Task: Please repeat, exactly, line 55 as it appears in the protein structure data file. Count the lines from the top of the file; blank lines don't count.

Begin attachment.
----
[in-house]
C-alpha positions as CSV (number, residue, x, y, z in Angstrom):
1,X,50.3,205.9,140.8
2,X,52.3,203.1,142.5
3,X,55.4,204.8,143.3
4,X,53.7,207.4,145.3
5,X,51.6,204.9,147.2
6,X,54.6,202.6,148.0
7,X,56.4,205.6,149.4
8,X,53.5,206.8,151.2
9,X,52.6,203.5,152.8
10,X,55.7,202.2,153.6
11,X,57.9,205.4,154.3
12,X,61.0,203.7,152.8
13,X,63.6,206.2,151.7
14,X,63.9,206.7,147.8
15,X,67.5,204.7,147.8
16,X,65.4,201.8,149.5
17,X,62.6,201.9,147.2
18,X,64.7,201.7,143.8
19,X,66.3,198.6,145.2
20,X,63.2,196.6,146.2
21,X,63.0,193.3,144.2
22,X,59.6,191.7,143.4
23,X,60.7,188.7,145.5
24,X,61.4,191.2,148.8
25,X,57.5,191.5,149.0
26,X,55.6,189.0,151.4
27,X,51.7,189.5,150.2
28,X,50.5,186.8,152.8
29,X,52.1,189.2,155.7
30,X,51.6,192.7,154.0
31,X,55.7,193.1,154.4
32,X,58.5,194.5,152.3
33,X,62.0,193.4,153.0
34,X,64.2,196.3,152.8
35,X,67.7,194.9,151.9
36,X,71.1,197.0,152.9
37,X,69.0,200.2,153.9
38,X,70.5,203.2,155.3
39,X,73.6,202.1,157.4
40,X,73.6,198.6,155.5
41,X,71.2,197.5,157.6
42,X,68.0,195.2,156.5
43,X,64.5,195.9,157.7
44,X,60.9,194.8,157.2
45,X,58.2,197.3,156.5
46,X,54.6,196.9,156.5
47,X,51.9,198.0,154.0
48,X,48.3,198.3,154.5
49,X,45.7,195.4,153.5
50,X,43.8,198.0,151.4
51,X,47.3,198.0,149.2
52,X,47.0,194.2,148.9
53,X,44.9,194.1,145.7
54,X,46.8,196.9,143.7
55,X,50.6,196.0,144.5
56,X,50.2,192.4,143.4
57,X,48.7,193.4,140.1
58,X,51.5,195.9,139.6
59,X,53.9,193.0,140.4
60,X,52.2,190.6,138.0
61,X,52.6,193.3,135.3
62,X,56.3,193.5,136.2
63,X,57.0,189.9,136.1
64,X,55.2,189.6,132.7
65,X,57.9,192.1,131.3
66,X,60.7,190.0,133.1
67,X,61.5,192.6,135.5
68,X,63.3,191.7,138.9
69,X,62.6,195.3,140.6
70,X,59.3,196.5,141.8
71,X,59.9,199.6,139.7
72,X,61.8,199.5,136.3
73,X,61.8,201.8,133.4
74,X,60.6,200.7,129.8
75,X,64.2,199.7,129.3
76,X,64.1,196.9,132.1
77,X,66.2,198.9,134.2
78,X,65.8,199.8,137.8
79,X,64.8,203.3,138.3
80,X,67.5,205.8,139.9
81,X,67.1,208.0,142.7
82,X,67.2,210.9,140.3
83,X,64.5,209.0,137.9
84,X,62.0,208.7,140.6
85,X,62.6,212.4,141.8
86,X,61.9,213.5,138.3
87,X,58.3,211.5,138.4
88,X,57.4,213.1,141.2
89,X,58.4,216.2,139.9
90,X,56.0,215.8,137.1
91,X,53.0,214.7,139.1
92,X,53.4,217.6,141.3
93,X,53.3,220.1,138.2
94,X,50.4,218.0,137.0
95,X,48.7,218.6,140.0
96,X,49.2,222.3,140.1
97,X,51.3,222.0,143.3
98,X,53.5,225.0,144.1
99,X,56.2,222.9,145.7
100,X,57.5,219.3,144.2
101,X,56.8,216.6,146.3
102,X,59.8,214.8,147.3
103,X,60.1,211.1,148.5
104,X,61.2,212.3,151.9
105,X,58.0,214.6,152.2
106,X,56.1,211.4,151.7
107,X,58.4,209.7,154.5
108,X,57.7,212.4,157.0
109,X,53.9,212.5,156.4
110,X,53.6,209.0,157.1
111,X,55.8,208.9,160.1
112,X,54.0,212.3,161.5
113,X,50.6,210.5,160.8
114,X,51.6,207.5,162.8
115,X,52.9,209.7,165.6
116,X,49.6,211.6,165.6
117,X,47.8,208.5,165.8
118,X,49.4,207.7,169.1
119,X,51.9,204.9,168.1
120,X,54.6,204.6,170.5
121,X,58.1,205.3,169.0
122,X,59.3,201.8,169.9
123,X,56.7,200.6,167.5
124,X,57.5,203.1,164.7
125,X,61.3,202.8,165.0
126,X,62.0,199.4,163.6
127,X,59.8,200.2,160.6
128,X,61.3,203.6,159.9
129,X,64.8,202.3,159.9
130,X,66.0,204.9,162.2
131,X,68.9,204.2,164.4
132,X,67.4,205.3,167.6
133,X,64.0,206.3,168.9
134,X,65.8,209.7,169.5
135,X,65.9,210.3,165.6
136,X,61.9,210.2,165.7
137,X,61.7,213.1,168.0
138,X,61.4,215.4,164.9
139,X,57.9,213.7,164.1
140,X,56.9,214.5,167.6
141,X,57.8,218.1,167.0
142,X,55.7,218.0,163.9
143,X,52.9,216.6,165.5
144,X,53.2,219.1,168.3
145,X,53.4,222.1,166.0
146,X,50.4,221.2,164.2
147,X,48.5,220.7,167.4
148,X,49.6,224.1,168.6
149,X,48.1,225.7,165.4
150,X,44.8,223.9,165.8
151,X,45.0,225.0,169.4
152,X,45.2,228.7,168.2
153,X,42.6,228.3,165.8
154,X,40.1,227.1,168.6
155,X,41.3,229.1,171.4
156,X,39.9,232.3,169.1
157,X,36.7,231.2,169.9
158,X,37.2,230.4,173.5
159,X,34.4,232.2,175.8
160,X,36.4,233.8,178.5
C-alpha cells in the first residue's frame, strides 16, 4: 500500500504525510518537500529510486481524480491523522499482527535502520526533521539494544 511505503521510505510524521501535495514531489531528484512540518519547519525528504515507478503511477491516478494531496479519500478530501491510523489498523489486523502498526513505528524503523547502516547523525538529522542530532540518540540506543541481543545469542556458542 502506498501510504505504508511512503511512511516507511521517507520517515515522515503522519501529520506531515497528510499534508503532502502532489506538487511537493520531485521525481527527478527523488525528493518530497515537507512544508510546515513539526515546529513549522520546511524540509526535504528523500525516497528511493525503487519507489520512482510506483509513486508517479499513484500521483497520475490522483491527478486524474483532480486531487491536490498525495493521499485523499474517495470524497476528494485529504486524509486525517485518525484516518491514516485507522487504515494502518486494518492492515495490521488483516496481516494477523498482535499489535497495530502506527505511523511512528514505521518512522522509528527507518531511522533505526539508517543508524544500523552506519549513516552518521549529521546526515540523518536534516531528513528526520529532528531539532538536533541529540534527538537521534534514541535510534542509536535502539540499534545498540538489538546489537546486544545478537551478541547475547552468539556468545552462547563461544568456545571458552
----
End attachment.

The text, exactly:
53,X,44.9,194.1,145.7